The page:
The entire plot of the book involved a hatchling bird (note to self: see if Briana has spawned yet) hopping about, asking the question, "What is that?" regarding every object he stumbles across. I followed my mother around the house for an entire weekend, holding the book, "reading" to her.




On Sunday evening, sometime between dinner and bathtime, the book MYSTERIOUSLY went missing and was never seen again. I was devastated. However, in its place, an entire collection of Golden Books soon appeared.

* * *

2. When I was eight -- having made up for lost time -- I read George Orwell's ANIMAL FARM. To say I didn't understand it is a bit of an understatement. When I started asking questions at the dinner table, my parents got the idea that maybe the book wasn't appropriate. Neither of them had ever heard of Orwell, and had assumed I was reading know...animals. On a farm. Which I was.
* * *

3. Shortly thereafter, my mother introduced me to Nancy Drew. I liked Nancy. I didn't love her. She was a little too...well-behaved. Which is not to say that I was not a well-behaved child -- I was. Extremely. Studious and polite and quiet and ladylike and mature for my age in a way that wasn't TOO threatening to the adults around me. But when you're already that way, who wants to READ about some OTHER chick who ALSO does everything right? PLUS...pretty. Which I WASN'T. Nancy got old fast. Luckily, by the time I was nine, I discovered...
* * *

4. ...Harlequin Romance! Old ones, from the early seventies, and quite chaste. "Punishing kisses" -- no tongue -- were about as raunchy as they got. And the girls were still pretty goody-goody, but at least they made mistakes once in a while. But the HEROES. Hot DAMN! I couldn't wait to be out on my own, so I could meet captains of industry, doctors who owned their own hospitals, princes of small-but-wealthy countries...and all of them just waiting for young, marginally-educated, attractive-in-a-fresh-and-virginal-way ME!!
* * *

5. When I was ten, GONE WITH THE WIND aired on television for the first time. I was...entranced. Enraptured. Moved beyond my ability to express it. My mother, bless her, recognized the stars in my eyes and produced her old, worn hardback copy of Margaret Mitchell's novel. And Oh. My. God.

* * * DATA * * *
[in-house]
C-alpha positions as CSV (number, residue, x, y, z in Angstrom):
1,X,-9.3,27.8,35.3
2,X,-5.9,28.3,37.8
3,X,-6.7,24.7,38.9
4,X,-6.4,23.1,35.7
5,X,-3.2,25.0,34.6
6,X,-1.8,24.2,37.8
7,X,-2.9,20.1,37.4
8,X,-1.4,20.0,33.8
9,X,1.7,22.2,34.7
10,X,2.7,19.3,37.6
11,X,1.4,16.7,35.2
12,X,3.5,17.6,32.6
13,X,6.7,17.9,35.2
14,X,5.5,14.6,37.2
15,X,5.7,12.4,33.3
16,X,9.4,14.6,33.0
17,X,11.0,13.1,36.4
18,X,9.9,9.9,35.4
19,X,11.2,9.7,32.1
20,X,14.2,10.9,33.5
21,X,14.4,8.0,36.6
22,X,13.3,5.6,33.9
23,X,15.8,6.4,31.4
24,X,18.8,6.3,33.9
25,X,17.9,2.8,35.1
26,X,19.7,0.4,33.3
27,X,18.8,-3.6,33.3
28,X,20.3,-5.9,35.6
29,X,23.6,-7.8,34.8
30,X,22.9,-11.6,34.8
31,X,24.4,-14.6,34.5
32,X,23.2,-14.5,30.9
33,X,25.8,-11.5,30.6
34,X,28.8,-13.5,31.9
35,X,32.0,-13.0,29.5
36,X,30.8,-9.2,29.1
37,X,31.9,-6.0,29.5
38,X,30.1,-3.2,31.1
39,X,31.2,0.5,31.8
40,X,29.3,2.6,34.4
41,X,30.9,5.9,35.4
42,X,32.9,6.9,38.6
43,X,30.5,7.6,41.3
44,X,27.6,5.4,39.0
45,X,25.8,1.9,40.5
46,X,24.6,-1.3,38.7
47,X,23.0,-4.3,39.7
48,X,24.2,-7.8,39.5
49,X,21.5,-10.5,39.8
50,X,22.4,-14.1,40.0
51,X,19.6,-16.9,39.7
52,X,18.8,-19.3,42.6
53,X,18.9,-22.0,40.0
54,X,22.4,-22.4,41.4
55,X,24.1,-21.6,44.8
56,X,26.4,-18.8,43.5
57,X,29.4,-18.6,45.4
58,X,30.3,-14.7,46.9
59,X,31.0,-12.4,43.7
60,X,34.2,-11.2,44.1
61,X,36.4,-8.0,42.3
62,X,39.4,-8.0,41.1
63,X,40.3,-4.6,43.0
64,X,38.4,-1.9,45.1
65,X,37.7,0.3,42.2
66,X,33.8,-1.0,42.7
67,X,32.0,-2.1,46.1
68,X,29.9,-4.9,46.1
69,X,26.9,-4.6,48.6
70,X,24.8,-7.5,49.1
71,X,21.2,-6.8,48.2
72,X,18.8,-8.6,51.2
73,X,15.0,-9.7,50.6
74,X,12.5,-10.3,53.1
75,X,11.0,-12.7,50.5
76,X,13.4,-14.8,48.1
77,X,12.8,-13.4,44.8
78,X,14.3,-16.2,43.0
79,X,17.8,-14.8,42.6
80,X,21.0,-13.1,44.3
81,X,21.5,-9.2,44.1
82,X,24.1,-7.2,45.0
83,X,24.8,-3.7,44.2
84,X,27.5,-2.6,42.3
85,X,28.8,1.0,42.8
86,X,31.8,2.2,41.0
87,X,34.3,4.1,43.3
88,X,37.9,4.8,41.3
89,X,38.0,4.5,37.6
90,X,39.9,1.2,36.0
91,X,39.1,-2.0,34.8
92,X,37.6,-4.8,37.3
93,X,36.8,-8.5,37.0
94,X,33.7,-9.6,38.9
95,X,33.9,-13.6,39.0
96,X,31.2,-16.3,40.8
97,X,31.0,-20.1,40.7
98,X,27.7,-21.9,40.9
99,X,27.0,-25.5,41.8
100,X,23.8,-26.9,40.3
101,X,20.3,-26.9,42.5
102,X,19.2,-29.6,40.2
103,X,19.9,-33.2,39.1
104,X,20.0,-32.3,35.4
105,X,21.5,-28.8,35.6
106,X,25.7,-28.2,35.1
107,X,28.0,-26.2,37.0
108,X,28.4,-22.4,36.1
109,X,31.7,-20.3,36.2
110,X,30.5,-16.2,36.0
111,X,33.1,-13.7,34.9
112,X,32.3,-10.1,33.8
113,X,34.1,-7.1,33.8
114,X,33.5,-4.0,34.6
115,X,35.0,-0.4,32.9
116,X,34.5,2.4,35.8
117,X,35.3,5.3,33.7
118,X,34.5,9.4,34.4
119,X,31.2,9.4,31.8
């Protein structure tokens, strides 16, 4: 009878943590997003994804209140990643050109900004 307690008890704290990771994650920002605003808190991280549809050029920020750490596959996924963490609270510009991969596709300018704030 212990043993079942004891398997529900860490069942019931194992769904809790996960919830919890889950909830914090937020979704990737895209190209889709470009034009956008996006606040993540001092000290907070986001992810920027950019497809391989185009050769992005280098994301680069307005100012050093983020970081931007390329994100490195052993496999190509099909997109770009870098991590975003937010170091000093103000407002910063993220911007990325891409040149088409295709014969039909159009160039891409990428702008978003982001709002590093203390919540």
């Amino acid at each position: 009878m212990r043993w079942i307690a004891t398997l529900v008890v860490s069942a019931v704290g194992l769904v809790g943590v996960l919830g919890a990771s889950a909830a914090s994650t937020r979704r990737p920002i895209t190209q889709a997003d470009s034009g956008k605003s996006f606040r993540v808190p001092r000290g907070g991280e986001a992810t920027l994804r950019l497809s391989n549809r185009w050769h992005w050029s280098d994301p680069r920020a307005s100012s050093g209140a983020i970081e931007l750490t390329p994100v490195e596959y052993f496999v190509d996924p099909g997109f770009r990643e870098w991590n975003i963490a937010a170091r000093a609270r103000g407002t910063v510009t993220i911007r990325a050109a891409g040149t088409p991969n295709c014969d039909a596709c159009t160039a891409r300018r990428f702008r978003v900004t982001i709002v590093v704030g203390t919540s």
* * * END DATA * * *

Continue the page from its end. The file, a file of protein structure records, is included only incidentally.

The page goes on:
I lost myself in that book in a way I've never lost myself before or since. I lived in it for months. I dreamed of crinolines and soldiers dying of dysentery. I drew pictures of antebellum mansions and cotton fields. I wrote impassioned extra-credit fifth grade English essays on the evils of slavery compared and contrasted to the evils of Reconstruction. I developed a southern drawl.

In short, I lost my tiny mind.
* * *

6. In my quest to read other books set in the antebellum South, I found...ermmm...other books set in the antebellum South.




Thus began my study of smut on the page. As parental supervision of my reading material was fairly light at this point, my exploration was wide and varied. Wherever I found books of a questionable nature -- the bottom drawer of my father's dresser, the back of a bookshelf in my college-aged uncle's bedroom, the bottom of a box in my grandmother's attic -- there I conducted my investigations. I soon learned what fascinated me and what bored me silly. By the time I was twelve, the chaste Harlequins of my youth were relegated to a pile beneath my bed.

The books I was reading were all written with a masculine audience in mind. I won't call them pornography (apparently, my uncle, grandfather and father had somewhat finer taste in fiction than THAT) because each of them contained a fairly detailed plot and a male protagonist who DID things other than have sex.

Most of them tended toward the spy/thriller/suspense mode, with lots of disposable dames and broads who occasionally got whacked after they got laid, but sometimes didn't even have names. Misogynistic, yes. Porn? Hmmm...probably not. Colored my view of sex and relationships between the genders? I dunno, doc, whaddya think?

Of course, by this time, I'd also discovered that Harl's little category section didn't have a lock on the romance market. Rosemary Rogers, how DO you do?

To be continued...

Thursday, December 08, 2005

In Which No Good Deed Goes Unpunished

Again, please check the Haloscan comments for two separate posts by author/editor Terese Ramin on this issue. Ms. Ramin makes some good points, asks some good questions, and makes a few exceedingly reasonable requests.

Thanks to her for commenting.